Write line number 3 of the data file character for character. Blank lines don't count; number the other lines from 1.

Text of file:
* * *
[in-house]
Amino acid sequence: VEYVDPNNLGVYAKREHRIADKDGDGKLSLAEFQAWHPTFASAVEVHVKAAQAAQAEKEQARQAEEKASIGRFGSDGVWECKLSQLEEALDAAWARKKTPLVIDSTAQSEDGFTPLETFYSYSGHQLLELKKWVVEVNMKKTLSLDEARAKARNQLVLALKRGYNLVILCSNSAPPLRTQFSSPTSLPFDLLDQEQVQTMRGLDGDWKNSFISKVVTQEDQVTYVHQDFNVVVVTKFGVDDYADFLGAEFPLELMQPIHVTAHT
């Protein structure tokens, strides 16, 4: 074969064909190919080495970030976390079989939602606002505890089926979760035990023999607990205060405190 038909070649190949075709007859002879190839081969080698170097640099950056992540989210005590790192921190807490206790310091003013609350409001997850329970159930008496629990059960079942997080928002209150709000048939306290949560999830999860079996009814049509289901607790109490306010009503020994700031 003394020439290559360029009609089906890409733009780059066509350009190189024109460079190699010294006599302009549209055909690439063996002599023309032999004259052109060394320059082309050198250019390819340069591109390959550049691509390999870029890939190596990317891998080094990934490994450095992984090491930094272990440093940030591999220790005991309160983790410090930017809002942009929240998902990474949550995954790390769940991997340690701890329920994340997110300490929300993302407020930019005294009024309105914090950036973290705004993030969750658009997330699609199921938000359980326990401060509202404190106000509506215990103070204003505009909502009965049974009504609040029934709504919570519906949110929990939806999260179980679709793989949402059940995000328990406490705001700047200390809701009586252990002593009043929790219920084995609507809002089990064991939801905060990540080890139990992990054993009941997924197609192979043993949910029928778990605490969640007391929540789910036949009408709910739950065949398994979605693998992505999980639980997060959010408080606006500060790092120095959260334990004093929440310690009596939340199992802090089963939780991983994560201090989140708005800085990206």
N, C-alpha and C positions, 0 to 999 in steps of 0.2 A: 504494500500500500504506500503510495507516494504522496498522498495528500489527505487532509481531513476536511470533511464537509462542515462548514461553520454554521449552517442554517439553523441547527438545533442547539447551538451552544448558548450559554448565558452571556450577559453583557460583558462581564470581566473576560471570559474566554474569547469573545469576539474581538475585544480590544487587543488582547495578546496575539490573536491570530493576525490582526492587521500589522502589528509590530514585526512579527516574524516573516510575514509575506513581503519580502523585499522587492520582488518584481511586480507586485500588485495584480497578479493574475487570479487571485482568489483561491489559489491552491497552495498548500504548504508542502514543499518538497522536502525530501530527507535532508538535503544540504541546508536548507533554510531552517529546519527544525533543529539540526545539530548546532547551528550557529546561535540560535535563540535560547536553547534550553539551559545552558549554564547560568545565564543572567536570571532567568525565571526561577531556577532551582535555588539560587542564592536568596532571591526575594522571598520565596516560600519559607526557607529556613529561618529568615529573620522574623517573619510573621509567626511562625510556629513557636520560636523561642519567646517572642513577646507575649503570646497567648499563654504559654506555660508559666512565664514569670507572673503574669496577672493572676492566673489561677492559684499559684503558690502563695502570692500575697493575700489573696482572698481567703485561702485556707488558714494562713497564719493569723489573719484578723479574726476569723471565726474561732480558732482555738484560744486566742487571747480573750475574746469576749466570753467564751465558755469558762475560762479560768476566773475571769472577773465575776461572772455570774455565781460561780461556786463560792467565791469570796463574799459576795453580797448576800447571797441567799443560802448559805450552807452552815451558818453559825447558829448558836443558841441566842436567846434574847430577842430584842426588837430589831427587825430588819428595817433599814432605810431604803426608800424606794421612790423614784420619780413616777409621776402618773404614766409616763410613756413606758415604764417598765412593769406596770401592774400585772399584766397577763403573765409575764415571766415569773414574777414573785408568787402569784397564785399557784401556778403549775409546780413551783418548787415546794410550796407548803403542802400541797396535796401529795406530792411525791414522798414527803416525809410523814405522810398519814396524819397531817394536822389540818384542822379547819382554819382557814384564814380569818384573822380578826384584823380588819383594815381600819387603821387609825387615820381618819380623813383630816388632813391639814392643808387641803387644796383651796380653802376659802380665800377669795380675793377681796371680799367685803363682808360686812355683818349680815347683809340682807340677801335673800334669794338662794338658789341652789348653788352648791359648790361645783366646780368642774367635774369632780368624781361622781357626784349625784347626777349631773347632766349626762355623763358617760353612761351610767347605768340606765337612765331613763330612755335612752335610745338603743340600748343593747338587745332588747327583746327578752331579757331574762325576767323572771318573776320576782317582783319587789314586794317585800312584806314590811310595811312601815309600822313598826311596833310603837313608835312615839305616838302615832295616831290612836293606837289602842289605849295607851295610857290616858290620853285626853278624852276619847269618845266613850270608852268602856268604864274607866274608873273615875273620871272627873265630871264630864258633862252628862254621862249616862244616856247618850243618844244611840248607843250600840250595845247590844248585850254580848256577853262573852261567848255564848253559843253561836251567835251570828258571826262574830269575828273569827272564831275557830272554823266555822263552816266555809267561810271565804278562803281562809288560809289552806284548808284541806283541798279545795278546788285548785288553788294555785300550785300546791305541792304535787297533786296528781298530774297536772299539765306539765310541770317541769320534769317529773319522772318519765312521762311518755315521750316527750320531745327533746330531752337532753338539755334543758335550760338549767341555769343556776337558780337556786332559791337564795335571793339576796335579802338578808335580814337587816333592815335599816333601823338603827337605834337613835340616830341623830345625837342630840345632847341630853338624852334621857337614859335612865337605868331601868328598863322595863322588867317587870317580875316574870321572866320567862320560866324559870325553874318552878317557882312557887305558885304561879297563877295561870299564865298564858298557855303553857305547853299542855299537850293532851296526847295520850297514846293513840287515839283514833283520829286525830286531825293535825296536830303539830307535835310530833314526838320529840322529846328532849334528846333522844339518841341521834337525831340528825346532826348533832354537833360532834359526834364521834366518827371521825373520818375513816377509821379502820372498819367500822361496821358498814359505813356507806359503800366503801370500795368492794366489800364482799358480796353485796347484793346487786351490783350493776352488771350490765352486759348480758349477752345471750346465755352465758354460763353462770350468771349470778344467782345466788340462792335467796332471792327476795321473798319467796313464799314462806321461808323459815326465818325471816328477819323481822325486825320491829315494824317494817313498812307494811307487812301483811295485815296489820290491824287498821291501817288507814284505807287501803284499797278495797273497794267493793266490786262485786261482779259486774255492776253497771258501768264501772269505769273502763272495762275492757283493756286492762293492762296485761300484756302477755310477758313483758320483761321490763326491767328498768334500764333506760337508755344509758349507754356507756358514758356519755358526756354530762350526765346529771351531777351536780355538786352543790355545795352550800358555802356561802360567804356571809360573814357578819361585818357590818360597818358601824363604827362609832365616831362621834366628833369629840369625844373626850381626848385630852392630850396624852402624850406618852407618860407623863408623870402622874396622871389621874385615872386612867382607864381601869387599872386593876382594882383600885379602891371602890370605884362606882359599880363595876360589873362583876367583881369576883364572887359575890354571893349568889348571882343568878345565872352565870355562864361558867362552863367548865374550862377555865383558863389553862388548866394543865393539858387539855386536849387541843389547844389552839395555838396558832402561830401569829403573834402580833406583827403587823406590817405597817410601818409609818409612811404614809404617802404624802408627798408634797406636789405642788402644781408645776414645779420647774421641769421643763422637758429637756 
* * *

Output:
């Protein structure tokens, strides 16, 4: 074969064909190919080495970030976390079989939602606002505890089926979760035990023999607990205060405190 038909070649190949075709007859002879190839081969080698170097640099950056992540989210005590790192921190807490206790310091003013609350409001997850329970159930008496629990059960079942997080928002209150709000048939306290949560999830999860079996009814049509289901607790109490306010009503020994700031 003394020439290559360029009609089906890409733009780059066509350009190189024109460079190699010294006599302009549209055909690439063996002599023309032999004259052109060394320059082309050198250019390819340069591109390959550049691509390999870029890939190596990317891998080094990934490994450095992984090491930094272990440093940030591999220790005991309160983790410090930017809002942009929240998902990474949550995954790390769940991997340690701890329920994340997110300490929300993302407020930019005294009024309105914090950036973290705004993030969750658009997330699609199921938000359980326990401060509202404190106000509506215990103070204003505009909502009965049974009504609040029934709504919570519906949110929990939806999260179980679709793989949402059940995000328990406490705001700047200390809701009586252990002593009043929790219920084995609507809002089990064991939801905060990540080890139990992990054993009941997924197609192979043993949910029928778990605490969640007391929540789910036949009408709910739950065949398994979605693998992505999980639980997060959010408080606006500060790092120095959260334990004093929440310690009596939340199992802090089963939780991983994560201090989140708005800085990206």